Posted on September 9, 2014

Erythromelalgia, a rare condition, is enlarged blood vessels in the feet; it also can occur in the hands, but not as commonly. Symptoms include redness, intense warmth, burning sensation, and pain. The onset of erythromelalgia can be acute or gradual, and the condition can occur on its own or in relation to another disease. In some cases, erythromelalgia results from a genetic mutation.

For relief, affected areas can be cooled and elevated. Ice and water soaks are not recommended due to potential damage to the skin. Certain prescription medications can help alleviate erythromelalgia; it is important to see a doctor for proper diagnosis and treatment (no medication should be taken without the advice of a doctor).


Posted on September 9, 2014

Chilblains, an atypical response to cold temperatures, causes the formation of small, red bumps on the toes, fingers, nose, and/ or ears, the areas most susceptible to cold. Chilblains can also develop on other areas of the foot that are subjected to constant pressure. The bumps can swell and get worse, causing the affected skin to dry out and crack. The damaged skin can become blistered, ulcerated, and even infected. Those with poor circulation are more prone to chilblains. Chilblains can be chronic or acute.
Chilblains can be treated by keeping the body warm, particularly the areas usually affected by the condition. Skin with chilblains can be treated with antiseptic lotions to prevent infection, lanolin creams to maintain skin moisture, and calamine lotion to alleviate itching and discomfort (always consult a doctor before taking any type of medication). A doctor can properly diagnose the condition and treat any infections that develop.

Alcoholic Neuropathy

Posted on September 9, 2014

Alcoholic neuropathy is nerve damage as a result of chronic alcohol abuse. The condition causes numbness, loss of sensation, pain, tingling, and weakness in the hands and feet that worsens over time. Alcoholic neuropathy can also affect other body parts and systems, including the brain. Drinking alcohol excessively can damage nerve tissue as a result of the ethanol found in alcoholic beverages; in addition, the problem may be compounded by a lack of vitamins and the poor diet alcoholics usually consume. The resulting nerve damage can become permanent if it is not properly treated.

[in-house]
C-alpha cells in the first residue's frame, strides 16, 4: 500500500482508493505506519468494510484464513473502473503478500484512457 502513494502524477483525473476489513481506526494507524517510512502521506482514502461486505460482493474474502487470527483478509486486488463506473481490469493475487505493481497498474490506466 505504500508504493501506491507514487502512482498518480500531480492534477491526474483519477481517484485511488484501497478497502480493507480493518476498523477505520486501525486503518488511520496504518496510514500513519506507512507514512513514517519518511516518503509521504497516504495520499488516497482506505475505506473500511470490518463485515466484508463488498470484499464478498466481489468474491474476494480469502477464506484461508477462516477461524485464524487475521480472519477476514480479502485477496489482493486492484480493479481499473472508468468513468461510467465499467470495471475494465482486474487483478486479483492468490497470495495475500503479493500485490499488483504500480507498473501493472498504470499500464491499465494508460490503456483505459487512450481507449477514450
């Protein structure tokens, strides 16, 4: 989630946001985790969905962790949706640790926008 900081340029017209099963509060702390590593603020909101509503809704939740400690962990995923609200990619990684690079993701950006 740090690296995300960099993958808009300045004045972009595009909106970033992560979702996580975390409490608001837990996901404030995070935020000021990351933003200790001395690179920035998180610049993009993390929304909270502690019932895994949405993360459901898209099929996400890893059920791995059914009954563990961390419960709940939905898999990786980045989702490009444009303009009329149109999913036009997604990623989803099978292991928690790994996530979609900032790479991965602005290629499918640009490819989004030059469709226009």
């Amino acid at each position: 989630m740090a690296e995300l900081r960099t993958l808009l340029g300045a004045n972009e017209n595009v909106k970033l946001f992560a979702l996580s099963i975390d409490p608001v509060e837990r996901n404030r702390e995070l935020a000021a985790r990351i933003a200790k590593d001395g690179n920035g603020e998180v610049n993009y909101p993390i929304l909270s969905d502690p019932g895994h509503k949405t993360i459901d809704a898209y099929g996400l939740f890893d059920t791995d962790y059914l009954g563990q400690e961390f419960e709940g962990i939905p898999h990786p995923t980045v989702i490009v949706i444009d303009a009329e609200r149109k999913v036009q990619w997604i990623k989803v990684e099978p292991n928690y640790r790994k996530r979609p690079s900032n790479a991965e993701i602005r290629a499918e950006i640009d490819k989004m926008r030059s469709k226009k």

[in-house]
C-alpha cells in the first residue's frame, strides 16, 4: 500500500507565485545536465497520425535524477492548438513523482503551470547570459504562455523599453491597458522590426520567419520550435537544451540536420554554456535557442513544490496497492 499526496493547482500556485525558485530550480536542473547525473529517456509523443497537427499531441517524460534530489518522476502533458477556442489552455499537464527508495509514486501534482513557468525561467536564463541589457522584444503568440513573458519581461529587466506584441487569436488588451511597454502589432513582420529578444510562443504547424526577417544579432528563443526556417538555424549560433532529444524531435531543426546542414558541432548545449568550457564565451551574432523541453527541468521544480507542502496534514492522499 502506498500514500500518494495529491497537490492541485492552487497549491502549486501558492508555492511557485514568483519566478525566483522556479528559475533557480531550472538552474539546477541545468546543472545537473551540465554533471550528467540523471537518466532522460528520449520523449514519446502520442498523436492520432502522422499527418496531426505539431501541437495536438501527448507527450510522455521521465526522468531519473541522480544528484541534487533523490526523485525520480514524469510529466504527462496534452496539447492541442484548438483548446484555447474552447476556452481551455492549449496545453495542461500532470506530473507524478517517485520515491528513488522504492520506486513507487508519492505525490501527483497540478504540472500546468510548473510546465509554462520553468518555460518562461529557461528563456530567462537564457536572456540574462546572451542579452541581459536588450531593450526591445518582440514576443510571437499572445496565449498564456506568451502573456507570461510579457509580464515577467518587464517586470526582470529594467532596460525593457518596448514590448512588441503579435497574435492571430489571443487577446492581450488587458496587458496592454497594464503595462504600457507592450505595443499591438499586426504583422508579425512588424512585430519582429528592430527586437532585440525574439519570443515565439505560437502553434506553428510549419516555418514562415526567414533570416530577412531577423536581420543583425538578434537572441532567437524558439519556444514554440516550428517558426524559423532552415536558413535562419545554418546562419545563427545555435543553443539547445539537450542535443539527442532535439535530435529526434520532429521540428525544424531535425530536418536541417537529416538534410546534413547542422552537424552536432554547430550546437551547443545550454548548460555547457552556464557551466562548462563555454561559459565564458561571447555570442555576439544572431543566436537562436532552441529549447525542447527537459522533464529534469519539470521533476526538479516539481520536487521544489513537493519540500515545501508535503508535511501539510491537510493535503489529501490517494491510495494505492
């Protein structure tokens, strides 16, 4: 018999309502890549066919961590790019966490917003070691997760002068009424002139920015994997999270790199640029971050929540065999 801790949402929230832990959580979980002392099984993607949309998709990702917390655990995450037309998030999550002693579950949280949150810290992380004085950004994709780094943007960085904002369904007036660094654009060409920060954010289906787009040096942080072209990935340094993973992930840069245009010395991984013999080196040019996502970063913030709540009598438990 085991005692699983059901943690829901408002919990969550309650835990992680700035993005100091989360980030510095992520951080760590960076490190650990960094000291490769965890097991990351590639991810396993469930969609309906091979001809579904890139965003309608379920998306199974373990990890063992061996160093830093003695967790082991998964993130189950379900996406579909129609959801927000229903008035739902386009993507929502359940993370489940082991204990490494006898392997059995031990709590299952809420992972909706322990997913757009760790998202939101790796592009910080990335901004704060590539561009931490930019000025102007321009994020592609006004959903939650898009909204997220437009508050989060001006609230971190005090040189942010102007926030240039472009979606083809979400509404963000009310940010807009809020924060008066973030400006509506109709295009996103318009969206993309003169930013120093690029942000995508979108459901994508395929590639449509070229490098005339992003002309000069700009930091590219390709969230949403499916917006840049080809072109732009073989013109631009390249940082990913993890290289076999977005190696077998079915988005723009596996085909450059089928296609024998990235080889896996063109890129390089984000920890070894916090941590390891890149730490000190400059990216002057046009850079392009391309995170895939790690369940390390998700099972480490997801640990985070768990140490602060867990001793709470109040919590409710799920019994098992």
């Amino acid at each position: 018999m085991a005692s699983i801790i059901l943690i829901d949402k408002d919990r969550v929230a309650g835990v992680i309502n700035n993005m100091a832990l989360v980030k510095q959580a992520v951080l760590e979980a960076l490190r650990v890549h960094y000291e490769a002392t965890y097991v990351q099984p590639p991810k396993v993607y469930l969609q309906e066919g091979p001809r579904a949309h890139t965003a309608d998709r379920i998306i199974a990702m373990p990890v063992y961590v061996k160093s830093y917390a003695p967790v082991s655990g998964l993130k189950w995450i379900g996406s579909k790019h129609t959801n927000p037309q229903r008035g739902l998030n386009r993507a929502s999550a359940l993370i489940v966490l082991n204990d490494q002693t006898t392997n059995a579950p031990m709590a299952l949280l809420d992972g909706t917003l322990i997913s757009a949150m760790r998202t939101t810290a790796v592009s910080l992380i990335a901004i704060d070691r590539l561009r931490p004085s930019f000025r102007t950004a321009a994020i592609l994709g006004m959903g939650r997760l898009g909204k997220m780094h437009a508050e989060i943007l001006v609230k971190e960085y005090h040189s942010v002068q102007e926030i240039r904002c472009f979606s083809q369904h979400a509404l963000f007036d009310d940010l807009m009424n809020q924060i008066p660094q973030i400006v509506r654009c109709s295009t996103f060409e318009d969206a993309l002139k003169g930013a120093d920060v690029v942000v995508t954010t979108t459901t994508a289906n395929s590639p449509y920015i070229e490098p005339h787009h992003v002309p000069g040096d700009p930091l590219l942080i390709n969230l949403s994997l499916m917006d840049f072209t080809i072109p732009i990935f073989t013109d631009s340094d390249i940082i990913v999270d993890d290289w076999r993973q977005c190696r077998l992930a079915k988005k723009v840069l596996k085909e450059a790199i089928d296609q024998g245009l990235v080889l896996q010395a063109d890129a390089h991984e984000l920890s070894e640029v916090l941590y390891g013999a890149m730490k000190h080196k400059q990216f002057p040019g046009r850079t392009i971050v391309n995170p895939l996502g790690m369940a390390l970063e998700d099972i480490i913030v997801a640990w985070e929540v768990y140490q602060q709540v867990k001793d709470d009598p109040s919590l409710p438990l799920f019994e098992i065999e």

To treat alcohol neuropathy, the underlying cause of alcoholism must be addressed so that the damaging alcohol consumption stops. In addition vitamin supplementation, particularly B vitamins, may restore the damaged nerves. Prescription medications are also available to alleviate the pain (always seek the advice of a doctor before taking any medication). In some cases, galvanic stimulation is administered to help improve nerve function. Magnetic therapy is another treatment option.


Posted on September 9, 2014

Acrocyanosis is a disorder that causes spasms in the arteries responsible for blood flow to the skin on the hands and feet. When the skin is deprived of necessary oxygen due to the constricted blood flow, it takes on a blue color, known as cyanosis. Acrocyanosis is not a common condition, although it afflicts women more than men. In addition to blue-colored skin, the hands and feet may feel moist and cold. Swelling may also be present, but the condition usually does not cause pain.

Since acrocyanosis can worsen with exposure to cold, acrocyanosis of the feet is treated by keeping the feet warm and dry so that the blood circulates as best as possible. Insulated boots and insulated socks can help with this. The condition does not worsen over time. Since acrocyanosis can be present alongside a serious medical condition affecting the cardiovascular system or connective tissue, it is best to seek the advice of a doctor or medical professional.